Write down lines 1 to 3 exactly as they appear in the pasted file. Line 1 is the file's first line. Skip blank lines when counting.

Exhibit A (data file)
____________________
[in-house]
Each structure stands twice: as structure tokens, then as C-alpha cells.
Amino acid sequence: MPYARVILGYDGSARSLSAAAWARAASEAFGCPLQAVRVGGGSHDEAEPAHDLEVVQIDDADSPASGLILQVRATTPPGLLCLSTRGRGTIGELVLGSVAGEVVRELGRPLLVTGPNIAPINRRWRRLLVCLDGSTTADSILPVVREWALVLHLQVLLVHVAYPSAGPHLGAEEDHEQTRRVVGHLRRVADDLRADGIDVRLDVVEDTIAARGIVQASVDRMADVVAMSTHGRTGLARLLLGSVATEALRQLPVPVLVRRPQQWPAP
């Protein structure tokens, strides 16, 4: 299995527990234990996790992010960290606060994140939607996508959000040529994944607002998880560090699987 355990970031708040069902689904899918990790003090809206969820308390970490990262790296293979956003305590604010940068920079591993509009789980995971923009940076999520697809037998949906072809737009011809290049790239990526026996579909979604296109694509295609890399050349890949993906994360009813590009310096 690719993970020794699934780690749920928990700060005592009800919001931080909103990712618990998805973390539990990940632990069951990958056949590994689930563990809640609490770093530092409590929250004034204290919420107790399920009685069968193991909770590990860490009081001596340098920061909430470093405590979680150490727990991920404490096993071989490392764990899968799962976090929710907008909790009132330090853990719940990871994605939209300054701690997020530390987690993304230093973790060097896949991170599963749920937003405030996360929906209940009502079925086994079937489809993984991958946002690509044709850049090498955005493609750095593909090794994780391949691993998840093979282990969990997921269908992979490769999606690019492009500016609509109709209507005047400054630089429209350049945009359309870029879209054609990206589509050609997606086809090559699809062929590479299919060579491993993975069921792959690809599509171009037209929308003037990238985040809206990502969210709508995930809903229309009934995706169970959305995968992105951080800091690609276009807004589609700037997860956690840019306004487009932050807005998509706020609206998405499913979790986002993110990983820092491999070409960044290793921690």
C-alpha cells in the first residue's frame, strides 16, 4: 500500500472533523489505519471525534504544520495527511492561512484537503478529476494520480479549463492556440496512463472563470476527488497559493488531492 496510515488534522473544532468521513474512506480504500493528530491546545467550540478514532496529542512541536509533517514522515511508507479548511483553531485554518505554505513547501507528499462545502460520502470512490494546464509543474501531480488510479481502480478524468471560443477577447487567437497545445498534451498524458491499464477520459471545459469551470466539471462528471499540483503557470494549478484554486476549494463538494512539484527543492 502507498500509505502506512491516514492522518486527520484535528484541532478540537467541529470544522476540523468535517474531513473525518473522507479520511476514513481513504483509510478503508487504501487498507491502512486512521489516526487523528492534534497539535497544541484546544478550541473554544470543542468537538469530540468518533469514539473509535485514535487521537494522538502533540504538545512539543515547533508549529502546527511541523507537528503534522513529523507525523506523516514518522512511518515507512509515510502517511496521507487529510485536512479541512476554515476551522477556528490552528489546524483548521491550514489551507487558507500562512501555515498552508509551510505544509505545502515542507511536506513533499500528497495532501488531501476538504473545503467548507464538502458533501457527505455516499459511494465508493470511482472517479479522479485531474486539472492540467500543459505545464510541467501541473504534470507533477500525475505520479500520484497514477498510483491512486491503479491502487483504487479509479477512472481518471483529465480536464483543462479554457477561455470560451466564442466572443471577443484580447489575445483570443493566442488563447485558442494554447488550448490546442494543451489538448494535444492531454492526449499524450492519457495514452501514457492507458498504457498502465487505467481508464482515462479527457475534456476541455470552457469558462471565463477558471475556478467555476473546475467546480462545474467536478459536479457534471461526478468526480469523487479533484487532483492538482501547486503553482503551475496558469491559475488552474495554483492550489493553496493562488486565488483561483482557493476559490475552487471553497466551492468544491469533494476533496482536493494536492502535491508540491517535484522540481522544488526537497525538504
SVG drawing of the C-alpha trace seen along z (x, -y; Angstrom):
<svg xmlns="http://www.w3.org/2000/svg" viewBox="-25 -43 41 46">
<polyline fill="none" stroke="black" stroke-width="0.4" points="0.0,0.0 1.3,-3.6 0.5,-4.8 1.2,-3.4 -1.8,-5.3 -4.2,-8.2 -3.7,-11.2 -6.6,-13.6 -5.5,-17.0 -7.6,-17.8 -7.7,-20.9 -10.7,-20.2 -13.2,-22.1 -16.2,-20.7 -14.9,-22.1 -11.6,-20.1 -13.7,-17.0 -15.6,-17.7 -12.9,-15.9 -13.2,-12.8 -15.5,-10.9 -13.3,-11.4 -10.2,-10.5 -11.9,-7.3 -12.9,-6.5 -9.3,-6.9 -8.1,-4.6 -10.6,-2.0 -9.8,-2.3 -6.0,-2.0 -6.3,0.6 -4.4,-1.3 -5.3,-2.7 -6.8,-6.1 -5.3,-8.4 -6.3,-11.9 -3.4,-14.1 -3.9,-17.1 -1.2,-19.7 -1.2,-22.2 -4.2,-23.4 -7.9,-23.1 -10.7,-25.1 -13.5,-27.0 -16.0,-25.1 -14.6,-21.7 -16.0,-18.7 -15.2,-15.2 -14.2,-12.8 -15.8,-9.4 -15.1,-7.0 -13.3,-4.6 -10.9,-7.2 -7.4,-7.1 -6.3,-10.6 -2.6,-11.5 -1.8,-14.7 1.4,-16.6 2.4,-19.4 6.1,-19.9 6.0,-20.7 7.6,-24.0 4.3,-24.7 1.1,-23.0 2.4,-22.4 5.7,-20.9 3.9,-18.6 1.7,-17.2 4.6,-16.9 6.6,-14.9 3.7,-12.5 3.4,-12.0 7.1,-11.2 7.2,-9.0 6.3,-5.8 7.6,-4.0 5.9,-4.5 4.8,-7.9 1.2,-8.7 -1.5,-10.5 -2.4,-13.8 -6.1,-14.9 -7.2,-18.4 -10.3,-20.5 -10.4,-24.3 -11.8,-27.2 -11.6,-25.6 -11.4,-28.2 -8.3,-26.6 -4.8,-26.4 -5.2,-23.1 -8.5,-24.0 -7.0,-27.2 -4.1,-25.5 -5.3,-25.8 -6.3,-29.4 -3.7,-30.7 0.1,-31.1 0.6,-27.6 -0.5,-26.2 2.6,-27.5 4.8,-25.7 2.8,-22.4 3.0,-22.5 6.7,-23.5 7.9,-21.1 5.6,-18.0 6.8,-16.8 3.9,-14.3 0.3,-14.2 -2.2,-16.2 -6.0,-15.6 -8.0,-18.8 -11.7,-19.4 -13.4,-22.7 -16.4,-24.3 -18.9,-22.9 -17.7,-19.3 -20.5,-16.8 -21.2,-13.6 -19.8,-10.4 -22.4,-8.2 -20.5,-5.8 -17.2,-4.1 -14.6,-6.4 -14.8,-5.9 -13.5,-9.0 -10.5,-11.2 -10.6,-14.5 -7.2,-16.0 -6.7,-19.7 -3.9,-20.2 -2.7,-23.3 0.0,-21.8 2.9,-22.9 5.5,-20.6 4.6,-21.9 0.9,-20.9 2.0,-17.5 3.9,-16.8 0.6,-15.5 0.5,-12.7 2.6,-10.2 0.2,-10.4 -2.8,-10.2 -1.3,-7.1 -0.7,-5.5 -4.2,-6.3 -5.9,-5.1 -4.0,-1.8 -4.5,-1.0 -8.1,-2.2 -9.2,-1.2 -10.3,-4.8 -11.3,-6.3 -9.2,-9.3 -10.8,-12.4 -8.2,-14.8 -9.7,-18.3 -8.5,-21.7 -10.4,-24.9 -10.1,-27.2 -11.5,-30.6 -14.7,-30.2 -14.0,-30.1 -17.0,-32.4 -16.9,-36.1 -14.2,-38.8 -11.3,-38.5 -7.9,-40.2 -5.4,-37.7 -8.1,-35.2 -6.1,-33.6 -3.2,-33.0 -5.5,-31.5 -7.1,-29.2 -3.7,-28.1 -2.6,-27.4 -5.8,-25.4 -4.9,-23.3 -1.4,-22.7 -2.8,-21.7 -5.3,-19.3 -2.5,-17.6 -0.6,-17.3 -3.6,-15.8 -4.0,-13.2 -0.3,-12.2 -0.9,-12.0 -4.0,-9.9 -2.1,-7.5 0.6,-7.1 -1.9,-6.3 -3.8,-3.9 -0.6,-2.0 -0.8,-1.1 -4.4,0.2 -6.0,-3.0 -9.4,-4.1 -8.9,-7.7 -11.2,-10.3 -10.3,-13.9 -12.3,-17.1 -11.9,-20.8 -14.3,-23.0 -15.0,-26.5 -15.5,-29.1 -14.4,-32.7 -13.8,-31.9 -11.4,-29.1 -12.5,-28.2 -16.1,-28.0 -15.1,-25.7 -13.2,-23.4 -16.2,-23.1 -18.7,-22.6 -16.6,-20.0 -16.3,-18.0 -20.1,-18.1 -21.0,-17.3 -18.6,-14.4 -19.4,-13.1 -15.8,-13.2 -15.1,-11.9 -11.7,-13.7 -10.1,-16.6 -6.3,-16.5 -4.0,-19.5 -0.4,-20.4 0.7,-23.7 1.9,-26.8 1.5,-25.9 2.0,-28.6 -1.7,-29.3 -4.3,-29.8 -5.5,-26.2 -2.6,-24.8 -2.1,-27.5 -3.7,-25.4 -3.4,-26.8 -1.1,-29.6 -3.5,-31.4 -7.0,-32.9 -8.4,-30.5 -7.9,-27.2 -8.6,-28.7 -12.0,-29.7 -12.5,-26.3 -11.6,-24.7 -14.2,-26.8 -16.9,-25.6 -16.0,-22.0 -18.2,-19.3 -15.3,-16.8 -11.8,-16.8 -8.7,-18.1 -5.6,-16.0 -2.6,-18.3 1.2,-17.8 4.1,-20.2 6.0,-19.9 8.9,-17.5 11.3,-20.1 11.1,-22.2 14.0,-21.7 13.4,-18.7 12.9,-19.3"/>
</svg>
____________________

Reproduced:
[in-house]
Each structure stands twice: as structure tokens, then as C-alpha cells.
Amino acid sequence: MPYARVILGYDGSARSLSAAAWARAASEAFGCPLQAVRVGGGSHDEAEPAHDLEVVQIDDADSPASGLILQVRATTPPGLLCLSTRGRGTIGELVLGSVAGEVVRELGRPLLVTGPNIAPINRRWRRLLVCLDGSTTADSILPVVREWALVLHLQVLLVHVAYPSAGPHLGAEEDHEQTRRVVGHLRRVADDLRADGIDVRLDVVEDTIAARGIVQASVDRMADVVAMSTHGRTGLARLLLGSVATEALRQLPVPVLVRRPQQWPAP